Nicolae Tanase: Abbot Sona, what is the meaning of life?
Ajahn Sona: What is the meaning of life? I’m glad you asked. That question assumes there is a meaning. It is the beginning of a meaningful life. The question is asked sometimes from sheer desperation, and is frequently recalled by people who felt, who really felt, the unrelenting dissatisfaction of the meaningless view of life as the beginning of their journey.
“View” is a good translation for the Pali word “Ditthi”. The Noble eightfold path begins with “right view”. According to the Buddha all people have a view. They may not be conscious of it, but they do. Those who claim to believe that nothing can be known, in fact have that as their view.
The benefits of the meaningful life cannot be experienced unless one is sincerely committed to the notion of meaning. What is “meaning”? It comes down to cause and effect in the moral dimension. Without causality, there is chaos, randomness, and inevitably at the emotional level a kind of dizziness. Imagine being in gravity-less space. All directions are the same, there is no up or down, and since our body and mind have evolved with gravity, we feel disoriented and quite probably nauseated.
Jean Paul Sartre wrote a novel with the title “Nausea”. It was about this very experience of a young man encountering or perhaps “realizing” a view of life as utterly absurd. The common absolutes of his previous life have come under scrutiny and have fallen away suddenly, and sickeningly. This is not an uncommon experience in modern life, but strangely, not as common as was once assumed to be inevitable.
The side effects of a world view which holds scientific method and technological application as the highest or even absolute value are a falling away of the moral intuition.
At the time of the Buddha certain philosophers held purely annihilationist/materialist views. They were allowed to express such opinions apparently. They said that there were no consequences whatsoever to good and evil actions. One could slaughter beings at random on one side of the Ganges River and on the other do acts of generosity and kindness and there would be no inevitable consequences from either act.
Aside from certainty that volitional actions have no intrinsic consequence there is another more common view that one simply can’t be sure about the matter. That is, a sceptical inquiry is going on continuously without a commitment to a conclusion. This is also psychologically uncomfortable and is in fact continuous doubt as a relentless unresolved tension. One stands hesitating at a crossroads, perhaps dying there, unable to move or to choose.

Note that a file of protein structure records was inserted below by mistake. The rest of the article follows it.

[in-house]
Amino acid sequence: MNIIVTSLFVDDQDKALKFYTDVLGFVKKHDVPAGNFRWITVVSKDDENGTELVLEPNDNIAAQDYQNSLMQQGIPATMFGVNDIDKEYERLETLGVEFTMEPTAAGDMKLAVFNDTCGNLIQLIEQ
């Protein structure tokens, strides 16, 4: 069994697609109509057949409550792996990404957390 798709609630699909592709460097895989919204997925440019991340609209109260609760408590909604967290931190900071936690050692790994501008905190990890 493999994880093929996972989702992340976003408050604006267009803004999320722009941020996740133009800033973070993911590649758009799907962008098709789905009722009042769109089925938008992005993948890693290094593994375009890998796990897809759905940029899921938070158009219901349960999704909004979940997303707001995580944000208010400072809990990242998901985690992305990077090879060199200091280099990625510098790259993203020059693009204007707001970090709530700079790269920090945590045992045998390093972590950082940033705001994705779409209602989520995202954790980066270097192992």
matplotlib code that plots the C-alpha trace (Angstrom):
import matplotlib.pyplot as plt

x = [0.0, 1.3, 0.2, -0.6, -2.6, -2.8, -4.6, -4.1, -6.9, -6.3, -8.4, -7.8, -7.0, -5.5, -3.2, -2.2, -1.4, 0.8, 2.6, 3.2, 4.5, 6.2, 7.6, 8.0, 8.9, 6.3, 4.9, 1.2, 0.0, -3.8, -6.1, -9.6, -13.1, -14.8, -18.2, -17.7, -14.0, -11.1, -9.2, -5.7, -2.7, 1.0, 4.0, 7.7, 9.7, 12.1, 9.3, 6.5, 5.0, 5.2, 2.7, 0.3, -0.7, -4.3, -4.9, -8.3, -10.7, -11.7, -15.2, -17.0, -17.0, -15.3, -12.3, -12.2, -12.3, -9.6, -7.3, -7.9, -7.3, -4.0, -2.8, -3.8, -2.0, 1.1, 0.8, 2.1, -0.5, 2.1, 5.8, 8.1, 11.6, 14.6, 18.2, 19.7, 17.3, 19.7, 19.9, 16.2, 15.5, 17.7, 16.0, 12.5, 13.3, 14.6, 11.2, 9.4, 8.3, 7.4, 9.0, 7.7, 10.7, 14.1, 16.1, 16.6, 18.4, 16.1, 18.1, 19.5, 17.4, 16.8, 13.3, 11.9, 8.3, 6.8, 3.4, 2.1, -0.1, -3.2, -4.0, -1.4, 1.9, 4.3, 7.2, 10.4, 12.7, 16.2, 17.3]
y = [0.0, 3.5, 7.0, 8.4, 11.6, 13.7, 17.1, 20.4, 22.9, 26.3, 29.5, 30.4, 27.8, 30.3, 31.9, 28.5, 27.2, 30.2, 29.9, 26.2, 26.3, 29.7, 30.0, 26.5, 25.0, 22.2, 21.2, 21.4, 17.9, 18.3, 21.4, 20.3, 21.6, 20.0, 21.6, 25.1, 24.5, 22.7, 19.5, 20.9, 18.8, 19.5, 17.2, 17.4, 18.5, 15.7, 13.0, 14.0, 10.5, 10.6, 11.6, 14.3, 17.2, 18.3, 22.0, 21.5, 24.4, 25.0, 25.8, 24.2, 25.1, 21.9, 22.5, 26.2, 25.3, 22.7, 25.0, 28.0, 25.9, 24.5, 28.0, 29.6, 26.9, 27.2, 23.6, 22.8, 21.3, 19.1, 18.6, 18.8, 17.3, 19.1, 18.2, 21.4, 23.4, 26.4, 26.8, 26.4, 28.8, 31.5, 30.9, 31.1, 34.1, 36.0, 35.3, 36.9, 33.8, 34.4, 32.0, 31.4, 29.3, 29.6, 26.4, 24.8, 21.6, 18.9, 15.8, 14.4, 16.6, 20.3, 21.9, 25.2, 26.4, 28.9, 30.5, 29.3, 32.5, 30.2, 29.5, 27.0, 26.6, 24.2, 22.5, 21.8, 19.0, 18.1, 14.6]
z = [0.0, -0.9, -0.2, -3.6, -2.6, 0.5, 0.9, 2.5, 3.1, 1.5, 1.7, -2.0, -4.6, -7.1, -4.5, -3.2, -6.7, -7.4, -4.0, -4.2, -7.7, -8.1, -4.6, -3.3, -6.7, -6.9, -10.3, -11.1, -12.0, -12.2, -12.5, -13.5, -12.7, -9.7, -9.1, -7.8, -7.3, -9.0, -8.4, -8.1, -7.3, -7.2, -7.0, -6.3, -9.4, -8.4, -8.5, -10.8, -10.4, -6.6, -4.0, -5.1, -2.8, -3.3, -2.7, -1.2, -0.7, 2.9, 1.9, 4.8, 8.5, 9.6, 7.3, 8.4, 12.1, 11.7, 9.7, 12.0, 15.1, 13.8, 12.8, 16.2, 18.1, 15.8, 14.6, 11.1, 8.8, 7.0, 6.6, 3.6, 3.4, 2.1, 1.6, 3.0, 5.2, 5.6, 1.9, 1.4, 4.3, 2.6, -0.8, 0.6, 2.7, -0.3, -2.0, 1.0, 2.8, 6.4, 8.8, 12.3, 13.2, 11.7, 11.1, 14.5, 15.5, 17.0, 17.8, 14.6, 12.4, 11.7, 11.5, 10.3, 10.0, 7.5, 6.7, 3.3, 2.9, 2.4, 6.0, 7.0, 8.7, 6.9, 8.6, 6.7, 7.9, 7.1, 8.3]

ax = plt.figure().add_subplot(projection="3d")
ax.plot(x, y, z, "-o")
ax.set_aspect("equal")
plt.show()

The meaningful life is accompanied by a sense of well-being. Choices are being made with commitment to their consequences. And roads are being taken without absolute knowledge of their end, but with reasoned conviction dominating paralyzed scepticism.
In the realm of science, and some forms of knowledge pursuit, there is one very human element missing…that of time. In reality a human has a lifespan and certain questions must be answered in a timely fashion. In a restaurant one may be slow to order, but order one must. The scientific project does not have a time constraint and that distinguishes it from the human existential project. If one confuses these two methods one will be emotionally frustrated. The recognition of this distinction is mandatory for movement towards meaning in the human dimension.
Faith, or reasoned conviction, must be present and balanced with wise investigation to prevent both pure scepticism, which is endlessly unsatisfactory, and naïve faith, which is possibly wrong and dangerous.
~Venerable Bhikkhu Sona (Ajahn Sona) is a first wave Western Theravada ordained practitioner. After several years of practicing as a lay hermit, he took full monastic ordination at the first Theravada monastery in the United States in 1989. He trained as well in the Thai Forest Tradition and combines both Sri Lankan and Thai scholastic and meditative practice traditions with modern western sensibilities. His pre-monastic education is in philosophy, humanities, and specifically classical Western music. These have been an aid in understanding the Western psyche and trying to establish paradigm bridges between East and West. The monasteries which he has established in Canada are affiliated with a worldwide network of Western Thai Forest tradition monasteries. At the juncture of contemplative Buddhism he also is deeply interested in the ecological movements in this environmentally critical time, both at the practical and philosophical level. The monastery which he has developed over 20 years reflects a response to the psychological demands on the individual and is at the cutting edge of best practices in environmental fields. He has participated in the green monasticism movement which is a collaboration with Catholic monasticism.
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